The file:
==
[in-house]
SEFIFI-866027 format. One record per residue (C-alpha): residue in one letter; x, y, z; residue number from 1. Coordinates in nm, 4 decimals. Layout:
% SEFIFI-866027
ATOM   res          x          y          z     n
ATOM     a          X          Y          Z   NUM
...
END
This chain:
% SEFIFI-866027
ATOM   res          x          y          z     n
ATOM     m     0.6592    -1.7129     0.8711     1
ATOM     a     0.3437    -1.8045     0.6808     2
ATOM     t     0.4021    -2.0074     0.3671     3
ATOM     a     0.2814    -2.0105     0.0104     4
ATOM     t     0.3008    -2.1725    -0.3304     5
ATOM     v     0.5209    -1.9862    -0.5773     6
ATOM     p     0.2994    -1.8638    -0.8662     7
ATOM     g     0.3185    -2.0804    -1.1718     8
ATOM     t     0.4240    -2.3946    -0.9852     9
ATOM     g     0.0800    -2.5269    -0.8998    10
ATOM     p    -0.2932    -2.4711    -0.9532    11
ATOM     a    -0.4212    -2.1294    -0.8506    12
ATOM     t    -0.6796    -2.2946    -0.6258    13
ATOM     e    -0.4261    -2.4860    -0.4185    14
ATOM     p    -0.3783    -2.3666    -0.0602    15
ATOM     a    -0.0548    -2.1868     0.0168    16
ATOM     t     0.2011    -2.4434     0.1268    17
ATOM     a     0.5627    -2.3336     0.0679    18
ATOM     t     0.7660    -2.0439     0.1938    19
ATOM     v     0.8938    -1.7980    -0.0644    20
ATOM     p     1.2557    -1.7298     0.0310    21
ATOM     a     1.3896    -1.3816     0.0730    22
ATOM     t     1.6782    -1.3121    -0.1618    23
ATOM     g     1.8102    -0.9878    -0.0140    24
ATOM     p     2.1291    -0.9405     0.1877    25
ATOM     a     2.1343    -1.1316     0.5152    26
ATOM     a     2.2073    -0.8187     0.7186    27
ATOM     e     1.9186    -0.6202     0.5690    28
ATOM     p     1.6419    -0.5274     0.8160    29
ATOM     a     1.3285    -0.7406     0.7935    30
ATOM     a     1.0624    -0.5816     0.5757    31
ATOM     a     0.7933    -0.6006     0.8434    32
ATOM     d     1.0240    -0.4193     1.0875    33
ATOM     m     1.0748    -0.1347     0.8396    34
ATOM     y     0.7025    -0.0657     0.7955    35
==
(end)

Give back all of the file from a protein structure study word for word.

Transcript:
[in-house]
SEFIFI-866027 format. One record per residue (C-alpha): residue in one letter; x, y, z; residue number from 1. Coordinates in nm, 4 decimals. Layout:
% SEFIFI-866027
ATOM   res          x          y          z     n
ATOM     a          X          Y          Z   NUM
...
END
This chain:
% SEFIFI-866027
ATOM   res          x          y          z     n
ATOM     m     0.6592    -1.7129     0.8711     1
ATOM     a     0.3437    -1.8045     0.6808     2
ATOM     t     0.4021    -2.0074     0.3671     3
ATOM     a     0.2814    -2.0105     0.0104     4
ATOM     t     0.3008    -2.1725    -0.3304     5
ATOM     v     0.5209    -1.9862    -0.5773     6
ATOM     p     0.2994    -1.8638    -0.8662     7
ATOM     g     0.3185    -2.0804    -1.1718     8
ATOM     t     0.4240    -2.3946    -0.9852     9
ATOM     g     0.0800    -2.5269    -0.8998    10
ATOM     p    -0.2932    -2.4711    -0.9532    11
ATOM     a    -0.4212    -2.1294    -0.8506    12
ATOM     t    -0.6796    -2.2946    -0.6258    13
ATOM     e    -0.4261    -2.4860    -0.4185    14
ATOM     p    -0.3783    -2.3666    -0.0602    15
ATOM     a    -0.0548    -2.1868     0.0168    16
ATOM     t     0.2011    -2.4434     0.1268    17
ATOM     a     0.5627    -2.3336     0.0679    18
ATOM     t     0.7660    -2.0439     0.1938    19
ATOM     v     0.8938    -1.7980    -0.0644    20
ATOM     p     1.2557    -1.7298     0.0310    21
ATOM     a     1.3896    -1.3816     0.0730    22
ATOM     t     1.6782    -1.3121    -0.1618    23
ATOM     g     1.8102    -0.9878    -0.0140    24
ATOM     p     2.1291    -0.9405     0.1877    25
ATOM     a     2.1343    -1.1316     0.5152    26
ATOM     a     2.2073    -0.8187     0.7186    27
ATOM     e     1.9186    -0.6202     0.5690    28
ATOM     p     1.6419    -0.5274     0.8160    29
ATOM     a     1.3285    -0.7406     0.7935    30
ATOM     a     1.0624    -0.5816     0.5757    31
ATOM     a     0.7933    -0.6006     0.8434    32
ATOM     d     1.0240    -0.4193     1.0875    33
ATOM     m     1.0748    -0.1347     0.8396    34
ATOM     y     0.7025    -0.0657     0.7955    35